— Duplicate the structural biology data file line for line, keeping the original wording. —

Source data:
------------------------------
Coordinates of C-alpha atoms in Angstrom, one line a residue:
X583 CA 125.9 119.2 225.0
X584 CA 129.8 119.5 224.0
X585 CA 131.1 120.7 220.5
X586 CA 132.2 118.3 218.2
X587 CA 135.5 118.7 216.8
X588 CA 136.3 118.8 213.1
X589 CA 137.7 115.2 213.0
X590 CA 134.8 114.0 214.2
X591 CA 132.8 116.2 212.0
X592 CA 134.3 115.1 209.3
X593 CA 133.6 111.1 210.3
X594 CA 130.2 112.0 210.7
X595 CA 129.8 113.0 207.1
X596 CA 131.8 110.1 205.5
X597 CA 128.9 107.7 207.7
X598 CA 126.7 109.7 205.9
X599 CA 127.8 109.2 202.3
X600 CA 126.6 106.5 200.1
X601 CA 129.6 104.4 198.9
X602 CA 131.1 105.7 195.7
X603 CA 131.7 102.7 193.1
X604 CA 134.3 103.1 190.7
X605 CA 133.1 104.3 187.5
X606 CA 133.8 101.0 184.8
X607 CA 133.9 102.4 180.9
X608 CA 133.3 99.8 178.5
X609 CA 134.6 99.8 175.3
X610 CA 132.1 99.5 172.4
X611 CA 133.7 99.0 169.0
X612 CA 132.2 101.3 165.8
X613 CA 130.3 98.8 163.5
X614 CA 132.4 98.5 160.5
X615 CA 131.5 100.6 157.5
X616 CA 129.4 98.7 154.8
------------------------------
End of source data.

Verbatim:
Coordinates of C-alpha atoms in Angstrom, one line a residue:
X583 CA 125.9 119.2 225.0
X584 CA 129.8 119.5 224.0
X585 CA 131.1 120.7 220.5
X586 CA 132.2 118.3 218.2
X587 CA 135.5 118.7 216.8
X588 CA 136.3 118.8 213.1
X589 CA 137.7 115.2 213.0
X590 CA 134.8 114.0 214.2
X591 CA 132.8 116.2 212.0
X592 CA 134.3 115.1 209.3
X593 CA 133.6 111.1 210.3
X594 CA 130.2 112.0 210.7
X595 CA 129.8 113.0 207.1
X596 CA 131.8 110.1 205.5
X597 CA 128.9 107.7 207.7
X598 CA 126.7 109.7 205.9
X599 CA 127.8 109.2 202.3
X600 CA 126.6 106.5 200.1
X601 CA 129.6 104.4 198.9
X602 CA 131.1 105.7 195.7
X603 CA 131.7 102.7 193.1
X604 CA 134.3 103.1 190.7
X605 CA 133.1 104.3 187.5
X606 CA 133.8 101.0 184.8
X607 CA 133.9 102.4 180.9
X608 CA 133.3 99.8 178.5
X609 CA 134.6 99.8 175.3
X610 CA 132.1 99.5 172.4
X611 CA 133.7 99.0 169.0
X612 CA 132.2 101.3 165.8
X613 CA 130.3 98.8 163.5
X614 CA 132.4 98.5 160.5
X615 CA 131.5 100.6 157.5
X616 CA 129.4 98.7 154.8